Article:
- a = a shared need; a clear reason why the status quo is no longer viable. “Why we’re doing this.”
- b = a shared view of the desired future state; clear sense of direction. “Where we’re going and what’s it going to look like when we get there.”
- d = 2 – 3 accepted practical steps from here; clear about the next actions and ownership. “What’s going to happen next.”
If a, b, or d ceases to exist (approaches zero), then the momentum for change (product) will lessen (approach zero) and resistance will stop the change effort. Initiating and sustaining your change management effort requires continuous communication about why you are changing, where you are headed, and what are and who owns your next steps.
Three Core Areas for Planning Organizational Change Management for ERP
Our pragmatic approach to organizational change management for ERP is made up of eight steps divided into three core areas. The eight steps we have adapted from John Kotter’s “Eight Stage Process of Creating Major Change”, whereas the three core areas – current state, education, future state – align with the phases of our Business Process Improvement (BPI) services. Our deep experience with guiding manufacturing and distribution companies through a project shows that organizational change management for ERP must be planned and conducted in unison with business process improvement.
|Current State||Education||Future State|
|1. Establish a sense of urgency|
2. Form a powerful guiding coalition
3. Create a vision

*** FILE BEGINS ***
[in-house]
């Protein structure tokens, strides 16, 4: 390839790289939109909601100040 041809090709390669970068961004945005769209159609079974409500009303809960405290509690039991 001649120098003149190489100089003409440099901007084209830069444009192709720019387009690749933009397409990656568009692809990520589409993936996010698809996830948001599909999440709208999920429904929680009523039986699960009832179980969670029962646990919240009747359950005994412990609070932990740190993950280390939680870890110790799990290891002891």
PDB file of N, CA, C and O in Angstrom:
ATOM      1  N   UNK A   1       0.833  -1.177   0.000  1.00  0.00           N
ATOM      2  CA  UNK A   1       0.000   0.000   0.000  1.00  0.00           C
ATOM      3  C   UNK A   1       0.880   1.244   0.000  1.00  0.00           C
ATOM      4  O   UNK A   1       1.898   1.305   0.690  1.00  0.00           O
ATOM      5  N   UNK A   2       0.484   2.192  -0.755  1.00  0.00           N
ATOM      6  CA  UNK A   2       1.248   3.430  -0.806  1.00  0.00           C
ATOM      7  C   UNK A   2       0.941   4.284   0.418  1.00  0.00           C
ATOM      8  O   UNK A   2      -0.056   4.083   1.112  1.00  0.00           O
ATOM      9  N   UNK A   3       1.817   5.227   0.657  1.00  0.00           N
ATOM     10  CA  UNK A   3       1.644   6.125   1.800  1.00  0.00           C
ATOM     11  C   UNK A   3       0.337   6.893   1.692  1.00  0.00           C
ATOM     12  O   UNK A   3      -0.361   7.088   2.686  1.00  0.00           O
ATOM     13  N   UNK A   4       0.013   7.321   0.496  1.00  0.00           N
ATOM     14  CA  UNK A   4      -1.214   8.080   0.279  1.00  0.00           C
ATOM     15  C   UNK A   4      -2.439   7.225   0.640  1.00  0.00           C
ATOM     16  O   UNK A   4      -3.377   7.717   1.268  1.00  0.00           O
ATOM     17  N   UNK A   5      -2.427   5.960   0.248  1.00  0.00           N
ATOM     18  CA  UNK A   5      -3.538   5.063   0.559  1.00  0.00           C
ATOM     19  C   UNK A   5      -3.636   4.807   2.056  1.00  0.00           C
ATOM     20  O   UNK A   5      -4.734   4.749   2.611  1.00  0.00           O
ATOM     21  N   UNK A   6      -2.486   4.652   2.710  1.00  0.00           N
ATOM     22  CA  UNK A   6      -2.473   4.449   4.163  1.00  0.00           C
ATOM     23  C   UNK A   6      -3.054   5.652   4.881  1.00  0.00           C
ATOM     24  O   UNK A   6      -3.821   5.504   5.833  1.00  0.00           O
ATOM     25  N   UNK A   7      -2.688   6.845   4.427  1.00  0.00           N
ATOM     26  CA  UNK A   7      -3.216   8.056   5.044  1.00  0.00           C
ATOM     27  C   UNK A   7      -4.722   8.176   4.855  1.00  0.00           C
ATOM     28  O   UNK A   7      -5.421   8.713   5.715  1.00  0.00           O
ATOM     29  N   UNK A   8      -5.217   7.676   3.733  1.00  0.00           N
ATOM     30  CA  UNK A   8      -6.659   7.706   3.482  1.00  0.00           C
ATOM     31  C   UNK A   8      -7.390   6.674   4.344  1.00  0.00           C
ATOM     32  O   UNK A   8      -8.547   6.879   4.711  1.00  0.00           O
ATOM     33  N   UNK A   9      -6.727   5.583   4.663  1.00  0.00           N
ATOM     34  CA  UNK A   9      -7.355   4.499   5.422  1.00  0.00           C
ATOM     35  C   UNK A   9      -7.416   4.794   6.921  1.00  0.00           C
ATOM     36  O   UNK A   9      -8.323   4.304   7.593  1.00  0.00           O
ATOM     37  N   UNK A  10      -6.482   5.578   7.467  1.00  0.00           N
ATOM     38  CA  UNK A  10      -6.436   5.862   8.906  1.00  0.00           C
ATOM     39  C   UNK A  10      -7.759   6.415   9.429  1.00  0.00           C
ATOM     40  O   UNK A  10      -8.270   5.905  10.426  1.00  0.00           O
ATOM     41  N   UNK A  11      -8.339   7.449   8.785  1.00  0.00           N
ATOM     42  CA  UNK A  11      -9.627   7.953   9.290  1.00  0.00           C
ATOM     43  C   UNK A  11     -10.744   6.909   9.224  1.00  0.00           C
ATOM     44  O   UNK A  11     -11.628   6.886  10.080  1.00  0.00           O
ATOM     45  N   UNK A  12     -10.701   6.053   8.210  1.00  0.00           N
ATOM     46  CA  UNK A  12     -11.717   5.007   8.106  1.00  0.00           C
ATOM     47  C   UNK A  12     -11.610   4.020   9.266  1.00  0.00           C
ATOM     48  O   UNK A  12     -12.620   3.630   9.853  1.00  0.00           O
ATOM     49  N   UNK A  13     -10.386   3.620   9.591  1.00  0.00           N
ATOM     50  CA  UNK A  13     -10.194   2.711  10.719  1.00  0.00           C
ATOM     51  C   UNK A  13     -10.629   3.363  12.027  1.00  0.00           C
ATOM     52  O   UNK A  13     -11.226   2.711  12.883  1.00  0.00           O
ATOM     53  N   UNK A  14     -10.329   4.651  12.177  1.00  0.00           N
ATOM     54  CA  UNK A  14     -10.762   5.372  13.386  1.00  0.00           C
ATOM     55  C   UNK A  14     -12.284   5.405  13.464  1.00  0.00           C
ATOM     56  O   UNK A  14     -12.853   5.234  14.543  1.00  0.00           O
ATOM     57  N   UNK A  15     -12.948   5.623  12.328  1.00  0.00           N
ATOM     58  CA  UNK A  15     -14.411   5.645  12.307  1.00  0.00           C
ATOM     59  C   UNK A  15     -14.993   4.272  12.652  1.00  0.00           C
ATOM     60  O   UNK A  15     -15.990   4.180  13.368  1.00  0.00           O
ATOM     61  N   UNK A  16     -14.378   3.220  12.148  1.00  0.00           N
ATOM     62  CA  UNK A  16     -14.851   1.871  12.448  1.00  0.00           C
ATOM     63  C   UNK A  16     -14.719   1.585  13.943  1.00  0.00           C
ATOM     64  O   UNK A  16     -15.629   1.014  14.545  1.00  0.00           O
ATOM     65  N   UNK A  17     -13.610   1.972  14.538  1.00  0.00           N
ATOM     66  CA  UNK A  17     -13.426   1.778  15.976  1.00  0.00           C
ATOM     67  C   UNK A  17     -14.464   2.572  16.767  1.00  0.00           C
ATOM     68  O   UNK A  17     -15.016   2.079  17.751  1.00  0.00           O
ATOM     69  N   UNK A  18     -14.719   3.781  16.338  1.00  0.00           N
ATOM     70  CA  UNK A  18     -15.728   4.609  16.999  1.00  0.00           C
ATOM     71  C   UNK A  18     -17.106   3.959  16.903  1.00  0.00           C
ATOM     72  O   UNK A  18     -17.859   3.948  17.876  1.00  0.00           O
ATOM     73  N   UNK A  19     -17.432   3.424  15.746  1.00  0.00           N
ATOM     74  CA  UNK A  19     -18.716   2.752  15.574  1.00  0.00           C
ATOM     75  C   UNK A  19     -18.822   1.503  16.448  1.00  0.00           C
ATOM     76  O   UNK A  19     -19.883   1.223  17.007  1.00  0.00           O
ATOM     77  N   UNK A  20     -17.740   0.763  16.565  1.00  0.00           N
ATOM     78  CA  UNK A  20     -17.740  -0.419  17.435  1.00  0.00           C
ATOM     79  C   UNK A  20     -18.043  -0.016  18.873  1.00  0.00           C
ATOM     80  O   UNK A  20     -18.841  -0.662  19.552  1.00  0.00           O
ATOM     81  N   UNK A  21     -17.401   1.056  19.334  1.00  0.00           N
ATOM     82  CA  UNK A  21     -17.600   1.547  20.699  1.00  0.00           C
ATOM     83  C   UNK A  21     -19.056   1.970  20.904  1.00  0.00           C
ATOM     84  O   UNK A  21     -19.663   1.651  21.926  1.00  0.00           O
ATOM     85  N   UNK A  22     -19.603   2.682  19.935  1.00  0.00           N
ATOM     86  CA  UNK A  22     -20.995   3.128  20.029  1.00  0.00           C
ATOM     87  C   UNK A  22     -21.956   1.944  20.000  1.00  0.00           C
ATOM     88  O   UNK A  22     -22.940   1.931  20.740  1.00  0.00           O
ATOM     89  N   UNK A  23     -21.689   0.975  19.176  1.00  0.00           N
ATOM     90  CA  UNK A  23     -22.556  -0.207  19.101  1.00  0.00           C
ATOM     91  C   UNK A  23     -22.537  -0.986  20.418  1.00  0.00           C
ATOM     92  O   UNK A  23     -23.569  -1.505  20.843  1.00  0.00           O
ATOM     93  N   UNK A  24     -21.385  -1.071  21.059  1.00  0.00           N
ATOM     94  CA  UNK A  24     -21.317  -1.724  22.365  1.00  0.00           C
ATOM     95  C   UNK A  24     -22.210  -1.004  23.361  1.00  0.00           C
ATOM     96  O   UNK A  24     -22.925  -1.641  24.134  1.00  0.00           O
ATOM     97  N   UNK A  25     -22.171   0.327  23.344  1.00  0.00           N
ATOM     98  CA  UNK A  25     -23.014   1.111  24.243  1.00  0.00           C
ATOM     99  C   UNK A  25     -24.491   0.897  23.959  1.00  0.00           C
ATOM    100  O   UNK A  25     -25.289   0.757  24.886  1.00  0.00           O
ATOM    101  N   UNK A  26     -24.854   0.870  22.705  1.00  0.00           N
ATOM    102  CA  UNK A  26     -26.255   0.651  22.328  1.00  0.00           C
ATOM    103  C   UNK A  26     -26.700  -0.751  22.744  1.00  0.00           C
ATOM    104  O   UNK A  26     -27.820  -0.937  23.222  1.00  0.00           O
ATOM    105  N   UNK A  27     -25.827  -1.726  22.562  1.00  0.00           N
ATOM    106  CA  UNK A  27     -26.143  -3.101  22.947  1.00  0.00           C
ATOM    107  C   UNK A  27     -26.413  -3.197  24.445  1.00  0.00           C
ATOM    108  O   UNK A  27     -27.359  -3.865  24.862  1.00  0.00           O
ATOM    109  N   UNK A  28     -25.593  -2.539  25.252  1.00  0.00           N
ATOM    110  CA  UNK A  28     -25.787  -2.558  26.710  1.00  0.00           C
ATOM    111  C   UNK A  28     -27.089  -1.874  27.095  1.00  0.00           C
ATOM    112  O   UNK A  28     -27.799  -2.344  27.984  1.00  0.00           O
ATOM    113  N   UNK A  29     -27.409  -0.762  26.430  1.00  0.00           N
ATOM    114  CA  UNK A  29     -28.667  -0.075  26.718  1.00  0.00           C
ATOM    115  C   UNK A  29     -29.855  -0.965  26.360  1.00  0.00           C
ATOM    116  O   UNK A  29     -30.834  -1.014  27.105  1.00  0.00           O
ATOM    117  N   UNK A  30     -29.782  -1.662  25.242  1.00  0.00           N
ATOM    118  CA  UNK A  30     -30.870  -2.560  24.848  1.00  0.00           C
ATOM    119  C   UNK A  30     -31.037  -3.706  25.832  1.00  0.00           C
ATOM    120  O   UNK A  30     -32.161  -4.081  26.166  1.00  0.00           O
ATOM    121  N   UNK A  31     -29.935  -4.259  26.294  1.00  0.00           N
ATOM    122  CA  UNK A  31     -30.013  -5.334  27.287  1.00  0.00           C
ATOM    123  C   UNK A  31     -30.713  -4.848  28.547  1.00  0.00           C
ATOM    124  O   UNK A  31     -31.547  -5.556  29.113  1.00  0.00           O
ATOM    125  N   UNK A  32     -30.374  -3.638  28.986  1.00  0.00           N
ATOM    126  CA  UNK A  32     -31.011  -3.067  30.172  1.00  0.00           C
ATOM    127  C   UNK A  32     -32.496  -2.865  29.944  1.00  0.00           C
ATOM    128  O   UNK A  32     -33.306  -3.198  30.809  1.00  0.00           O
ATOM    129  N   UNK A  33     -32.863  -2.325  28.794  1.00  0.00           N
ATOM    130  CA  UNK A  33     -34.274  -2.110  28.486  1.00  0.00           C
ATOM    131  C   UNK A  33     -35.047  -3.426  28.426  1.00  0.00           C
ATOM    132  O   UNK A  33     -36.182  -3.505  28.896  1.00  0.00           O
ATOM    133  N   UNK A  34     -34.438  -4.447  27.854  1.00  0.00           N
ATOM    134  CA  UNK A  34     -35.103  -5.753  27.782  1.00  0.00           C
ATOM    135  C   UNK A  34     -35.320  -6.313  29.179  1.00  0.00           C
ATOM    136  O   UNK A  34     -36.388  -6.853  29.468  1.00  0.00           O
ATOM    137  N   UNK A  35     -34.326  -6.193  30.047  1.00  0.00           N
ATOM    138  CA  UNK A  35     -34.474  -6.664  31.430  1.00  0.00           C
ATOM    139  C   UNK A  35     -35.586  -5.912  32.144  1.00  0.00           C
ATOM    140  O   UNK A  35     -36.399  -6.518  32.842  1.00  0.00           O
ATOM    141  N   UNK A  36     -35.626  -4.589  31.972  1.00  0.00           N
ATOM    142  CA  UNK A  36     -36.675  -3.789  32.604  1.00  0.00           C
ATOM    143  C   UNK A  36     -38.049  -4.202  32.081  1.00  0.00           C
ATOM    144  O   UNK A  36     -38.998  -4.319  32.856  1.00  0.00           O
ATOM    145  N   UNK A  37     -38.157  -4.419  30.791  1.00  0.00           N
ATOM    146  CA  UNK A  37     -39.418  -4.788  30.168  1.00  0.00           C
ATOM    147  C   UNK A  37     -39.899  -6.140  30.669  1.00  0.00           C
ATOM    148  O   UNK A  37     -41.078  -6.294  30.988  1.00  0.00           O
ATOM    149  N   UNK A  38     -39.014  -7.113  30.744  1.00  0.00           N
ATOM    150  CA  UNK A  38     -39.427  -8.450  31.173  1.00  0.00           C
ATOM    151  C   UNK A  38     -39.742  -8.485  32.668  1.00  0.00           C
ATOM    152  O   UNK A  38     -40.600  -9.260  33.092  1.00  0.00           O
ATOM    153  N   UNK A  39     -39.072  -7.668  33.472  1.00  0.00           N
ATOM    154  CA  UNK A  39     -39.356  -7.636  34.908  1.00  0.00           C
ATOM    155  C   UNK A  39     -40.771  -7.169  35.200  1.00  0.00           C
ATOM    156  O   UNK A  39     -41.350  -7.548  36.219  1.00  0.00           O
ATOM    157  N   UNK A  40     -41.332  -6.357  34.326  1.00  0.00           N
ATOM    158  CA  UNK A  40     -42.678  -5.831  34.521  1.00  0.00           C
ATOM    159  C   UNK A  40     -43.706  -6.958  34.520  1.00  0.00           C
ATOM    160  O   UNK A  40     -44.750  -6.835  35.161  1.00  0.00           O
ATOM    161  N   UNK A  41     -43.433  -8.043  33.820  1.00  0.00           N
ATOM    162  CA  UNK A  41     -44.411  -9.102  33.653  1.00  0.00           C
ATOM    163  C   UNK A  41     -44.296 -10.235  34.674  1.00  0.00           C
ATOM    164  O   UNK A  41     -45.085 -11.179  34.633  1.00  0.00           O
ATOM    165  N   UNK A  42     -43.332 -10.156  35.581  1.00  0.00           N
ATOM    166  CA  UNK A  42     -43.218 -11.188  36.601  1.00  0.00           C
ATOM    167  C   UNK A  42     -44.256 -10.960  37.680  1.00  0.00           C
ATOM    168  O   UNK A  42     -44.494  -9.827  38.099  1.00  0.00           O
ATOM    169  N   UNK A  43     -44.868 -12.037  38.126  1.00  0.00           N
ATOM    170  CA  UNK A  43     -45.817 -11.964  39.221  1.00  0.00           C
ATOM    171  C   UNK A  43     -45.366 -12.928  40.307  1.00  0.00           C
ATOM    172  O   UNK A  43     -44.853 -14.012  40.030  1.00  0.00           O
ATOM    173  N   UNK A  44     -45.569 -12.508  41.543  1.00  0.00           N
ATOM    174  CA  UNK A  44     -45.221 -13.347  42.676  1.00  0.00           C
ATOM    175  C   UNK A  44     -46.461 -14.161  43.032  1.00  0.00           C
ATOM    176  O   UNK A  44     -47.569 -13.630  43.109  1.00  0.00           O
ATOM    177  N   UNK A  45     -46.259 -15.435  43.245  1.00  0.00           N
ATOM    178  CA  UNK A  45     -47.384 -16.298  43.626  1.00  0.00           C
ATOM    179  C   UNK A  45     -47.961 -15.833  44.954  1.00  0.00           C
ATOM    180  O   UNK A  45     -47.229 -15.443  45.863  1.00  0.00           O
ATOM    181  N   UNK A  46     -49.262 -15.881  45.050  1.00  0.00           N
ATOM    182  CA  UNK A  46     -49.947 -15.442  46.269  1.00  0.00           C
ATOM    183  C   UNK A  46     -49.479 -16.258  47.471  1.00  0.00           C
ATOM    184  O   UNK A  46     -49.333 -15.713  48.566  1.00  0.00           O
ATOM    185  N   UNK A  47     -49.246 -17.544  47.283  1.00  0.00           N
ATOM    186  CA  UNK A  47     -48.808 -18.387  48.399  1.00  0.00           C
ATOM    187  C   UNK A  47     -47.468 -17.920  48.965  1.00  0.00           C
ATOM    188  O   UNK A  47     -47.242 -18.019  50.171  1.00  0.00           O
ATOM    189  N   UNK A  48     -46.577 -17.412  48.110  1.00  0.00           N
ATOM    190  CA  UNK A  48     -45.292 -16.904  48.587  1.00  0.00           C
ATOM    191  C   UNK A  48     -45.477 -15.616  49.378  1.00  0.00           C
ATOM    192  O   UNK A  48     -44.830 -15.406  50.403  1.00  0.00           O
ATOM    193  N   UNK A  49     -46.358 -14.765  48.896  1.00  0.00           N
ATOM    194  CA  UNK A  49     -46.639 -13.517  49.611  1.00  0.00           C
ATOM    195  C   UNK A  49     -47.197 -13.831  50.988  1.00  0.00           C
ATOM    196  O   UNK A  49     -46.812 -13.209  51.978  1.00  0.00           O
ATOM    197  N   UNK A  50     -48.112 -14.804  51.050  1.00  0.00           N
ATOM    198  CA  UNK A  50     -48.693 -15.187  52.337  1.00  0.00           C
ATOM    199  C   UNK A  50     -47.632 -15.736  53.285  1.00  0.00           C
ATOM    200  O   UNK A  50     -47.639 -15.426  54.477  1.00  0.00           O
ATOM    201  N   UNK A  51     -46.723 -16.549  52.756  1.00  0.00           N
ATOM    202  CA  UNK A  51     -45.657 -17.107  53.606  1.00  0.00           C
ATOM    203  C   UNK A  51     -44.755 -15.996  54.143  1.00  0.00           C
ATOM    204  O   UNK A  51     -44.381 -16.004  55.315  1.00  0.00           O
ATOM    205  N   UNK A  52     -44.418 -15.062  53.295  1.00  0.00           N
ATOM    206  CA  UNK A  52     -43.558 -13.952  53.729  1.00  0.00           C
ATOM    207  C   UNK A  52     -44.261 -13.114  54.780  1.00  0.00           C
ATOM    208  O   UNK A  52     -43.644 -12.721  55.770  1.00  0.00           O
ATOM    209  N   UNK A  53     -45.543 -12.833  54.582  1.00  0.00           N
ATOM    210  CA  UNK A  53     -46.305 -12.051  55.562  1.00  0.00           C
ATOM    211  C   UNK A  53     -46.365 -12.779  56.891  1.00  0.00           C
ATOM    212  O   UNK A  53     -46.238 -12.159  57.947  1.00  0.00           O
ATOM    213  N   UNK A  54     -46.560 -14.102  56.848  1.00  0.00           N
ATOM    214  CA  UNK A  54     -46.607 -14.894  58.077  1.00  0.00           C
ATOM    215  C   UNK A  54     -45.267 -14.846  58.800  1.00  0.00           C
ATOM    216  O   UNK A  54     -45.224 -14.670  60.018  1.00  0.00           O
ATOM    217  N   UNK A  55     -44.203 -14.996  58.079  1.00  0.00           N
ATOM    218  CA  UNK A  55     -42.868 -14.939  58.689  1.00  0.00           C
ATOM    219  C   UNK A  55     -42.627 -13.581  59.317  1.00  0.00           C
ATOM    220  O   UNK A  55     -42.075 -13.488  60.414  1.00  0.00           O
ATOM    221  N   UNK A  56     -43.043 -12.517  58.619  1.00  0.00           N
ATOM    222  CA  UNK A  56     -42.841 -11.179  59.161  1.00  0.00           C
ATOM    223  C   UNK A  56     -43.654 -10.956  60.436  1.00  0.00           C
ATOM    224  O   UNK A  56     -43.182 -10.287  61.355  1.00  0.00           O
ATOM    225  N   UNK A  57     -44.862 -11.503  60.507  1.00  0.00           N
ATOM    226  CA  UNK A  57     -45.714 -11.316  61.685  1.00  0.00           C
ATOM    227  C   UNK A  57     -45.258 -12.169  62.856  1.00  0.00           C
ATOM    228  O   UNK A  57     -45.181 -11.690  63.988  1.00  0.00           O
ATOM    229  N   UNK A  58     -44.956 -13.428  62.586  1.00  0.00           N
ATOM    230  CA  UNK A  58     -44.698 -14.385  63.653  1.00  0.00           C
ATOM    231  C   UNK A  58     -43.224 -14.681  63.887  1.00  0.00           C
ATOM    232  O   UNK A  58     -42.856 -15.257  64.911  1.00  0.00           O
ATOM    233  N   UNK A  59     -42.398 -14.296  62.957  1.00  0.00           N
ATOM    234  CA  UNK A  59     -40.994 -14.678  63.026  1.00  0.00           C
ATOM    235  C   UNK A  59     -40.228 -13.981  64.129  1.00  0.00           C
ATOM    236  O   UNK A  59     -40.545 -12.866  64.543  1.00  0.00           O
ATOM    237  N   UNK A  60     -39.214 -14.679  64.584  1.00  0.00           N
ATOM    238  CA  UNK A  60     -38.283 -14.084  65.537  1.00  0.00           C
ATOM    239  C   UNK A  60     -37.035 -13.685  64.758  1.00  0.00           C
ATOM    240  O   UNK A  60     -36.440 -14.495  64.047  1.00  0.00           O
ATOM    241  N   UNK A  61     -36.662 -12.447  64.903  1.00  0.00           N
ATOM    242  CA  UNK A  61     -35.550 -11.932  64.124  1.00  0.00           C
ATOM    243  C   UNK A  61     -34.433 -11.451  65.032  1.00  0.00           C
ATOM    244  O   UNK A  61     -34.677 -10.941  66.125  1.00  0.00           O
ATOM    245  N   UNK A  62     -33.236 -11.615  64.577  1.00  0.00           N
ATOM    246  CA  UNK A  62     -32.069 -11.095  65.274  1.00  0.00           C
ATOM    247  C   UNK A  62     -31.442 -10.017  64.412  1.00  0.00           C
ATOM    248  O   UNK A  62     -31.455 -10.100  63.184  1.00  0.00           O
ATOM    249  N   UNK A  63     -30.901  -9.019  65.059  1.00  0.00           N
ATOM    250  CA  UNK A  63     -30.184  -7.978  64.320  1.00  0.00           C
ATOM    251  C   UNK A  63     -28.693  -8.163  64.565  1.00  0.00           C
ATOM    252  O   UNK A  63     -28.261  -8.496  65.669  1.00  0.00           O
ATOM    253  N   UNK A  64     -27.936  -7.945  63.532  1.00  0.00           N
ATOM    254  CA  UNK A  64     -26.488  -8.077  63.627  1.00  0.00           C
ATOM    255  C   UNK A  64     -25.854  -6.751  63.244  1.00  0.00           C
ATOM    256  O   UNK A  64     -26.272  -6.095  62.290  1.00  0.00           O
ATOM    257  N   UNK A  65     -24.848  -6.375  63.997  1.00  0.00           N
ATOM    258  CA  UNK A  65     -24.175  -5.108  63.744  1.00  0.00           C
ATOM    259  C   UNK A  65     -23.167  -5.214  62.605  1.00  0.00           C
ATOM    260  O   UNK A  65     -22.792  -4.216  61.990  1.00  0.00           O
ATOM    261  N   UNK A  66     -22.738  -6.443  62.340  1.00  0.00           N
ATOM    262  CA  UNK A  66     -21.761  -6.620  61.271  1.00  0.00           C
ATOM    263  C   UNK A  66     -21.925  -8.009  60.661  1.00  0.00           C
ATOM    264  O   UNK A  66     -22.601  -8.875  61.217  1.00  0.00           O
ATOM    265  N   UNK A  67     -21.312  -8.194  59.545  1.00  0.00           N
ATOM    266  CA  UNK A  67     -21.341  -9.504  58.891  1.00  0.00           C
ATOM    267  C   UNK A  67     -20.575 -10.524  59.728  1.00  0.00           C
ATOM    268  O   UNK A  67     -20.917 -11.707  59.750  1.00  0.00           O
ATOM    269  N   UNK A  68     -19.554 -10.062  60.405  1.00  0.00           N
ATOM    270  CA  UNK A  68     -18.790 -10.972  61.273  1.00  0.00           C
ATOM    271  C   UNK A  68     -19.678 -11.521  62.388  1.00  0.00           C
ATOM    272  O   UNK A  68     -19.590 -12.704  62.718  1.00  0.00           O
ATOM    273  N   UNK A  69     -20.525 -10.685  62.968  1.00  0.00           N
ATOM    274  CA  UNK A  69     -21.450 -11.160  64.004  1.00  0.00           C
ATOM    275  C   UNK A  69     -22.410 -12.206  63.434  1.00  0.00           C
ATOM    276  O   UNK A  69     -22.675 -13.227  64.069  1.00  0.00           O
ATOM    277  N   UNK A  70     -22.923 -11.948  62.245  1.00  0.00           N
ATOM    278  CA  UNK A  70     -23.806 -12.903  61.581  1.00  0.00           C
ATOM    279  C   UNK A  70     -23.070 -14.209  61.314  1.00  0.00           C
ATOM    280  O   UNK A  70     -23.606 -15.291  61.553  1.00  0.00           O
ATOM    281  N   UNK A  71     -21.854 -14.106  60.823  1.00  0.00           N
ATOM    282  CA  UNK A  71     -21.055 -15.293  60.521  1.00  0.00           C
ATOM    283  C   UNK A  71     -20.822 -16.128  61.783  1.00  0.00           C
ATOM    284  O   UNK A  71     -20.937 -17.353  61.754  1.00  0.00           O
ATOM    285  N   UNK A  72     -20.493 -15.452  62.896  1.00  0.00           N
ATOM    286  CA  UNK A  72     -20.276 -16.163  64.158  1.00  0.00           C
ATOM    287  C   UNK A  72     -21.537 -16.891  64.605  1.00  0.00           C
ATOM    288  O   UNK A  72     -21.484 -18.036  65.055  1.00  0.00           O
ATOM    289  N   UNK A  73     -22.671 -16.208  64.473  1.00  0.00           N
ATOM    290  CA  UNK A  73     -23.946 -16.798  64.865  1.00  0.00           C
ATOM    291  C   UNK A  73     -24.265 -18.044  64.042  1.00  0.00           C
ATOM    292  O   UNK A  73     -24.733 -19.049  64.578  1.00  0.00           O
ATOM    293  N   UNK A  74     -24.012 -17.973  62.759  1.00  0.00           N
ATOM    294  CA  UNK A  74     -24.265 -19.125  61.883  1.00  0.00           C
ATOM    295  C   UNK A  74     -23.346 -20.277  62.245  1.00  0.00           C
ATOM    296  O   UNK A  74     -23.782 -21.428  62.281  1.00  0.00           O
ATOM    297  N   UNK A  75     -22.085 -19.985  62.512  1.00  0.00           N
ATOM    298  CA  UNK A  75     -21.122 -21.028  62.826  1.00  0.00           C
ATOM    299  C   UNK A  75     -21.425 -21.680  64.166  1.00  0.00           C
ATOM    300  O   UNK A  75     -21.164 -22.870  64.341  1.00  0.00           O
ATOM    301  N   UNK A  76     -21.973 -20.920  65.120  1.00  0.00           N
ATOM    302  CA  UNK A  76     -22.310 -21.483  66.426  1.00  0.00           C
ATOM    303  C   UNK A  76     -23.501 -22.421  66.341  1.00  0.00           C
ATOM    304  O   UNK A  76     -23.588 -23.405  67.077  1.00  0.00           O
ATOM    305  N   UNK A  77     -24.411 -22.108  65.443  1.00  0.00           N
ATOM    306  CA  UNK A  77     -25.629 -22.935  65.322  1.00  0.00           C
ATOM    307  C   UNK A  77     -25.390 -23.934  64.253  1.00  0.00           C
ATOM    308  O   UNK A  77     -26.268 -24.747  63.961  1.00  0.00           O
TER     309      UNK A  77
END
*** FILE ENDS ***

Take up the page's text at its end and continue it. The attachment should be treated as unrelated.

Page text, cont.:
|4. Communicate the vision|
5. Empower others to act on the vision
6. Plan for and create short term wins
|7. Consolidate improvements and produce more change|
8. Institutionalize new approaches
Each of these eight steps – how they are defined and what is expected – are discussed within the webinar.
ArcherPoint: Practical Steps to In-Project Change Management
Our co-presenters from ArcherPoint began with the principle that implementing a new ERP system is done to improve business results. Yet the perception within an organization is often that there will be a loss or change of job roles. This can bring about the fear of “How will this affect me?”
One of the important things to do first as an organization is to relay the honest message of what is bringing on this change and what the result will be for the individual. Ask:
- Will people be reassigned to different job areas?
- Will they be given an opportunity to explore new roles within the company?
- Are we helping them work more efficiently so we can focus on other exciting business areas?